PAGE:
It has been found that owing to the presence of a layer of lacquer the rectifier is not only protected against chemical action-from without, but in addition that the mechanical strength of the various connections, for instance, soldered joints, has been materially increased.
We wish it to be understood that we do not desire to be limited to the exact details of construction and design shown and described, as various modifications within the scope of the appended claims may occur to a person skilled in the art.
What we claim is:
1. A rectifier unit comprising a cooling plate having a cup-shaped portion, a plate-shaped blocking-layer rectifier cell disposed within said cup-shaped portion, means comprising said cupshaped portion fixedly clamping said cell in the cup-shaped portion, and means independent of said first means to support the rectifier'unit at a point of the cooling plate outside the cupshaped portion.
2. A rectifier unit comprising a cooling plate having a resilient cup-shaped portion and an annular groove formed in the bottom of said portion, a plate-shaped blocking-layer rectifier cell disposed within said cup-shaped portion, means comprising said cup-shaped portion fixedly holdme said cell inthe cup-shaped portion, and means independent of said first means to support the rectifier unit at a point of the cooling plate outside the cup-shaped portion. 3. A rectifier unit comprising a cooling plate having a resilient cup-shaped portion having an annular groove formed in the bottom thereof and having a conical-shaped wall, a plate-shaped blocking-layer rectifier cell. disposed within said cup-shaped portion, means fixedly Holding said cell in the cup-shaped portion, and means independent of said first means to support the rectifier unit at a point of the cooling plate outside the cup-shaped portion.
4. A rectifier unit comprising a cooling plate having a cup-shaped portion, a plate-shaped blocking-layer rectifier cell disposed within said cup-shaped portion and comprising a substratum and a rectifier element-comprising an electrode,
a blocking layer and a counter-electrode superimposed on the substratum, means fixedly holding said cell in the cup-shaped portion, said substratum electrically connecting the electrode of the element with the cooling plate, a supply controde of said element, and means independent of said first means to support the rectifier unitat a point of the cooling plate outside the cupshaped portion.
5. A rectifier unit comprising a cooling plate having a cup-shaped portion, a disc-shaped blocking-layer rectifier cell disposed within said independent of said first means to support the rectifier unit at a point of the cooling plate outside the cup-shaped portion.
7. A rectifier unit comprising a cooling plate having a cup-shaped portion, a disc-shaped blocking-layer rectifier cell disposed within said cup-shaped portion, said cell comprising a substratum, an electrode, a blocking layer and a cup-shaped portion, said cell comprising a sub-- stratum and a rectifier element comprising an electrode, a blocking layer and a counter-electrode superimposed on the substratum, said substratum contacting the internal surface of said cup-shaped portion and electrically connecting the electrode with the cooling plate, said counterelectrode having a diameter which is smaller than the inner diameter of the cup-shaped portion, means fixedly holding said cell in the cup-shaped portion, and means independent of said first means to support the rectifier unit at a point of the cooling plate outside the cup-shaped portion.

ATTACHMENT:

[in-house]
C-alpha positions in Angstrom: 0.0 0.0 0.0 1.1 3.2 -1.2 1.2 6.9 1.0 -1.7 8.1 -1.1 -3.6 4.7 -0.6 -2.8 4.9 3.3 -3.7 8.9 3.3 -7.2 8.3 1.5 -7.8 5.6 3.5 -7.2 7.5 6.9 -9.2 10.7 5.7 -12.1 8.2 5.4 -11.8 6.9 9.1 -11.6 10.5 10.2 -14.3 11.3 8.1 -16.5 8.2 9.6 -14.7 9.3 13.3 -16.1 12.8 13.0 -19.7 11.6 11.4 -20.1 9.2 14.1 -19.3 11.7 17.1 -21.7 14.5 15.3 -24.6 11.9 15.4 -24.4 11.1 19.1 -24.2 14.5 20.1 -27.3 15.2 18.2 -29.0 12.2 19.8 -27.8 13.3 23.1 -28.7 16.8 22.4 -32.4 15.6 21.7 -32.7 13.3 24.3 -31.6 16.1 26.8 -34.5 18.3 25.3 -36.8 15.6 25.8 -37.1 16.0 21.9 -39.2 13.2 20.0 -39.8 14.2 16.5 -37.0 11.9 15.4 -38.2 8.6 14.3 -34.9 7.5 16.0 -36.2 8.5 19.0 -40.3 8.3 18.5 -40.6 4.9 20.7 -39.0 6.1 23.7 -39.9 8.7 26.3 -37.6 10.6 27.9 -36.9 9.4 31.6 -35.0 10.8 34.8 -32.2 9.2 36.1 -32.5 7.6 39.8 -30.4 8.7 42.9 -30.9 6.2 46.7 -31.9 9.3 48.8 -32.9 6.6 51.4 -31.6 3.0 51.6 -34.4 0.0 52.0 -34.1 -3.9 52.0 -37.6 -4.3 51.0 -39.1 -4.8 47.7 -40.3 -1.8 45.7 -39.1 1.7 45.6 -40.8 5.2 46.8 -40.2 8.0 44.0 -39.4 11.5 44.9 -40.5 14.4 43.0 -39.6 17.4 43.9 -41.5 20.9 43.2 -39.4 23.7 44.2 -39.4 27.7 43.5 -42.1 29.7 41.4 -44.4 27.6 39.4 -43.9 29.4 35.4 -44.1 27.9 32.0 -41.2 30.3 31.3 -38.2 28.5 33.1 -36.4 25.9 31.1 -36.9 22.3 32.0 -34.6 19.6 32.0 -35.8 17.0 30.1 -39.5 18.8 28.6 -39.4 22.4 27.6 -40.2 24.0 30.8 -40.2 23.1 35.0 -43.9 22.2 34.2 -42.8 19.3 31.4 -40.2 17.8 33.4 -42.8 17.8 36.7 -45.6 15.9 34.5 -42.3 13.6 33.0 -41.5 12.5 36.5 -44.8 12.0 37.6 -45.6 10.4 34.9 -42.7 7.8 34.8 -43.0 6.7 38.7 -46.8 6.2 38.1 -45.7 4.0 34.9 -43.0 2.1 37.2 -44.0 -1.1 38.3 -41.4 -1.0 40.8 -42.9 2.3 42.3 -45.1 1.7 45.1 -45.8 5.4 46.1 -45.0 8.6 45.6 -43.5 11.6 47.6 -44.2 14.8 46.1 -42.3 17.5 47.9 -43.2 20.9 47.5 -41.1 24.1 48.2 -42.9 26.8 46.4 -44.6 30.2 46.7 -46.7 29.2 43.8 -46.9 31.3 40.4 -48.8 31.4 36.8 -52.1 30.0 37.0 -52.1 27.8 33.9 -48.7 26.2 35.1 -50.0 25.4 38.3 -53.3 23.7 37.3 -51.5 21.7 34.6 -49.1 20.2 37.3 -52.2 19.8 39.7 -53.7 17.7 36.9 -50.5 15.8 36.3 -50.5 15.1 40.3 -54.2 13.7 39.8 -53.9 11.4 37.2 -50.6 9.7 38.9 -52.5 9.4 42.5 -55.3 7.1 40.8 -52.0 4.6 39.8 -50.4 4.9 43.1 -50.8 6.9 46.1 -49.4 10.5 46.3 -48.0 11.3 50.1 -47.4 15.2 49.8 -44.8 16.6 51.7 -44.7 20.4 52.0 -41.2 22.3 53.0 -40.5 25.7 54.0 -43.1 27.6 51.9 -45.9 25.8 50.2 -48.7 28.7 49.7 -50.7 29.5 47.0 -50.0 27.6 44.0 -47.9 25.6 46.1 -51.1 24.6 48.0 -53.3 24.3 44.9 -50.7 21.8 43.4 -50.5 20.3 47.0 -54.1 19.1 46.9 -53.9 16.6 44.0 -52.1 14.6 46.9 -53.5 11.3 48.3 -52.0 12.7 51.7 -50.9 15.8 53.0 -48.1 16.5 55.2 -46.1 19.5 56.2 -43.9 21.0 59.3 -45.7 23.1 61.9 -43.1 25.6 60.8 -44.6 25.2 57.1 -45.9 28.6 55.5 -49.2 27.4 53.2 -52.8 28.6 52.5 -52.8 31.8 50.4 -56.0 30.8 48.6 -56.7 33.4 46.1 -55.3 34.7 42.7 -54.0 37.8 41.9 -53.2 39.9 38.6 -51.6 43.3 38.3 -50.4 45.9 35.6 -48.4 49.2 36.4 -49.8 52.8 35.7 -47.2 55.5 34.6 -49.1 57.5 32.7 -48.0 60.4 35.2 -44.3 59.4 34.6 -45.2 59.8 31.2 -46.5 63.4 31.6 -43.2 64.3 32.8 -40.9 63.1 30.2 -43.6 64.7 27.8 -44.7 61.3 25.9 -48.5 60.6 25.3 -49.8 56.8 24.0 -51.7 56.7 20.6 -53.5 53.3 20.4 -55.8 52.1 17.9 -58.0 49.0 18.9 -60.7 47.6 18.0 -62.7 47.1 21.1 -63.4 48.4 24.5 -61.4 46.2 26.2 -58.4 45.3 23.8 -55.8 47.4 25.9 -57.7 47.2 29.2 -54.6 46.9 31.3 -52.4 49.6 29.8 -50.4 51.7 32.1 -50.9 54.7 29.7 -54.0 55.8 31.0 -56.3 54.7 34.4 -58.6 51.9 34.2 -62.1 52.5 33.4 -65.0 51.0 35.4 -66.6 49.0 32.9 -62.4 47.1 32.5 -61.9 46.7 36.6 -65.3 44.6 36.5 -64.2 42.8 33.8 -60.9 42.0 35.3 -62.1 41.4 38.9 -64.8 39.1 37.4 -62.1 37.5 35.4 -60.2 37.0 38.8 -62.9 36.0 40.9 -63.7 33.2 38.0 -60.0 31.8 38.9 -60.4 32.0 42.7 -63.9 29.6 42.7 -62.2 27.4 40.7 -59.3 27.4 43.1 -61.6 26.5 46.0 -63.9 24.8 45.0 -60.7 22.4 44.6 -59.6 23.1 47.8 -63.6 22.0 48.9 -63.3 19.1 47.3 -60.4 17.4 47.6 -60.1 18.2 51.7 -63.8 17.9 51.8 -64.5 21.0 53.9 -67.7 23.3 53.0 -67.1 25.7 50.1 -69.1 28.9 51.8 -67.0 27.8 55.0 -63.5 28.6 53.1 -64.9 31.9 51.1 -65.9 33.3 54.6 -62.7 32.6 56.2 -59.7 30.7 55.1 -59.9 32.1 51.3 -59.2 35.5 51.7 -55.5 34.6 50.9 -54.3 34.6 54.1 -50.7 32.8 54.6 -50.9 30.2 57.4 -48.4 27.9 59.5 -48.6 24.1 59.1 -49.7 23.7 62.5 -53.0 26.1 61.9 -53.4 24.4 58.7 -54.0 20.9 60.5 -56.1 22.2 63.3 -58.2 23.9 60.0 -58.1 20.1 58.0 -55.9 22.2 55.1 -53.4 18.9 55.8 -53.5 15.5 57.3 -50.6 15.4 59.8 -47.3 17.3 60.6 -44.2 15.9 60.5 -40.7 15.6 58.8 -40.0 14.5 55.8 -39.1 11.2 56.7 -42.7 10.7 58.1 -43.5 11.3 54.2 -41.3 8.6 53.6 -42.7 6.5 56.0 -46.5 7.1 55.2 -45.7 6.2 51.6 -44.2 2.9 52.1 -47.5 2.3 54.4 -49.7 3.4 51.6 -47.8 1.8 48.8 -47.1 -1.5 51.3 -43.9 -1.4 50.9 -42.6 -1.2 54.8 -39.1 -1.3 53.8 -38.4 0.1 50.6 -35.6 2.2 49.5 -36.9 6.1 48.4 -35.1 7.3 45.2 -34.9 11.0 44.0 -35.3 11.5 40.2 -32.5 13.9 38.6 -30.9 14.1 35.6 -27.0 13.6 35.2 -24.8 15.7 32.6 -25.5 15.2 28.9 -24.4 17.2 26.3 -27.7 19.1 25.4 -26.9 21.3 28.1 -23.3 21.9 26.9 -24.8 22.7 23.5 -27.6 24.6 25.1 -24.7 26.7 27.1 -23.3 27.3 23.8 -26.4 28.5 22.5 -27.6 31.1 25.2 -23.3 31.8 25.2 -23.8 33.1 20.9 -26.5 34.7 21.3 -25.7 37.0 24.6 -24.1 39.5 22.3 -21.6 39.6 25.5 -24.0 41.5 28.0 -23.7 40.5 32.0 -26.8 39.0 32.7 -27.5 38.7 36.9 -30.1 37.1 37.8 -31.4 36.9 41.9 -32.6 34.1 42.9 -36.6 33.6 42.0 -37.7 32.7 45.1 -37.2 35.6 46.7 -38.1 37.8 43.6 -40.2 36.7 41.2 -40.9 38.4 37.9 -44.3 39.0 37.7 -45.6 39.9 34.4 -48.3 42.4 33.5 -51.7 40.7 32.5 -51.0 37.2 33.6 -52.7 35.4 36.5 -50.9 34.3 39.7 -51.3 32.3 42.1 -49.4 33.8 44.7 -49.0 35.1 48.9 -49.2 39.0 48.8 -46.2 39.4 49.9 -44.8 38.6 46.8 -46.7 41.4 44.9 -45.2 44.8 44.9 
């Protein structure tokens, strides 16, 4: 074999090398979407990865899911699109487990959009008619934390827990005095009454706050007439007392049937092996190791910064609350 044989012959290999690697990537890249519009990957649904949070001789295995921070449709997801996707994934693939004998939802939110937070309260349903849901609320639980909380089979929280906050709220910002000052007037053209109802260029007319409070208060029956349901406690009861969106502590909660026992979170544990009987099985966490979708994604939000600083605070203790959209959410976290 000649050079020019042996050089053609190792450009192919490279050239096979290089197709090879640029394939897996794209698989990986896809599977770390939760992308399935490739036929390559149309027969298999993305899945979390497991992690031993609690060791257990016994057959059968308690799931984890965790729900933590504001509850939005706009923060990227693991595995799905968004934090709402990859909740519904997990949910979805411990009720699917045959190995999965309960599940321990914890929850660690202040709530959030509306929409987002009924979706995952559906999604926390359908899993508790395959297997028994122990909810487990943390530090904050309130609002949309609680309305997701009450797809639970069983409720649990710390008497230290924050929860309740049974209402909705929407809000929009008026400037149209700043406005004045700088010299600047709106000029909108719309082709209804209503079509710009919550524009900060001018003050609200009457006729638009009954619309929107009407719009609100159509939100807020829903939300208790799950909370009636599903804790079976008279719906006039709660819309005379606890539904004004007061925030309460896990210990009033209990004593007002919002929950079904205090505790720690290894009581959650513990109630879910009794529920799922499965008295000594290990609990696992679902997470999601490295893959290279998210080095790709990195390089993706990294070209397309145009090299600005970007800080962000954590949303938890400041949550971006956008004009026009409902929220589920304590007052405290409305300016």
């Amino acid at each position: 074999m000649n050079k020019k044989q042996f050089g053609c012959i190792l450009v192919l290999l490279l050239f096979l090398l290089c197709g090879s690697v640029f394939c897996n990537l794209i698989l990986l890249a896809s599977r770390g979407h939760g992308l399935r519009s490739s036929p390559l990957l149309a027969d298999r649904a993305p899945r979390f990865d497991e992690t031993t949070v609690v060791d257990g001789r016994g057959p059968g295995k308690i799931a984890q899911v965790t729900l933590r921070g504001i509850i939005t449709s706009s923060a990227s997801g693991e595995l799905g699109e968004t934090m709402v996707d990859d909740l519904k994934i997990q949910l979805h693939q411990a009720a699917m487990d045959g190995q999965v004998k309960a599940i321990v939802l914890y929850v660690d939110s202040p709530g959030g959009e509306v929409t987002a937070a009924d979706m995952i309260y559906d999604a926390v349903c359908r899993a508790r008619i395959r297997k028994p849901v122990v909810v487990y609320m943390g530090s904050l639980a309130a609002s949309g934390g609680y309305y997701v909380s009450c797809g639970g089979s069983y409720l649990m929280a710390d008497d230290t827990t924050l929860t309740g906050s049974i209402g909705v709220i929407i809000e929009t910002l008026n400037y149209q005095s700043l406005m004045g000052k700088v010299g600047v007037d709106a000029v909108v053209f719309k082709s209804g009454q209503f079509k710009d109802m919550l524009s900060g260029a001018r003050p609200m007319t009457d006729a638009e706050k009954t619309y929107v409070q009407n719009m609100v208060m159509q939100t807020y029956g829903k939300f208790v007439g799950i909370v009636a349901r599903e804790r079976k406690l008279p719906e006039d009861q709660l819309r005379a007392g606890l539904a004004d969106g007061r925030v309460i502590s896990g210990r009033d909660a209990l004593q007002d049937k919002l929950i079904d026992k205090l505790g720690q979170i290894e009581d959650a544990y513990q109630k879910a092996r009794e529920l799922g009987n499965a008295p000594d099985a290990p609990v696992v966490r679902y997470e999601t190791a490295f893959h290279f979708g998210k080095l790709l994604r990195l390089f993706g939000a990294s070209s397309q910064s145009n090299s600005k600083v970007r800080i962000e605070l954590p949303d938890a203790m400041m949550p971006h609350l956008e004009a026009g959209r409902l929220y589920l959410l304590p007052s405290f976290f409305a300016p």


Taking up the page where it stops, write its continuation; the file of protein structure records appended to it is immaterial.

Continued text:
6. A rectifier unit comprising a cooling plate having a cup-shaped portion, a disc-shaped blocking-layer rectifier cell disposed within said cup-shaped portion, said cell comprising a. substratum and a rectifier element comprising an electrode, a blocking layer and a counter-electrode superimposed on said substratum, said cell having a substantially conical shape and having its minimum diameter at the location of the counter-electrode less than the inner diameter or the cup-shaped portion, means fixedly holding said cell in the cup-shaped portion, and means counter-electrode in superposed relationship on said substratum and integral therewith, said counter-electrode having a surface area less than that or the blocking layer and exposing the outer edge of the blocking layer, means fixedly holding said cell in the cup-shaped portion, and means independent of said first means to support the rectifier unit at a point or the cooling plate outside the cup-shaped portion.
8. A rectifier assembly comprising a plurality of rectifier units, each of said units comprisin a cooling plate having a cup-shaped portion, a plate-shaped blocking-layer rectifier cell disposed within said cup-shaped portion, means fixedly holding said cell in th cup-shaped portion, and 1 means independent of said first means to support the-rectifier units in the assembly, said means comprising a supporting rod passing through an aperture in the cooling plate formed at a point outside the cup-shaped portion, said cooling plates having raised edges at said apertured portions engaging said supporting rod.
CORNEHS m: LANGE.
CHARLES LOUIS BOUCHER.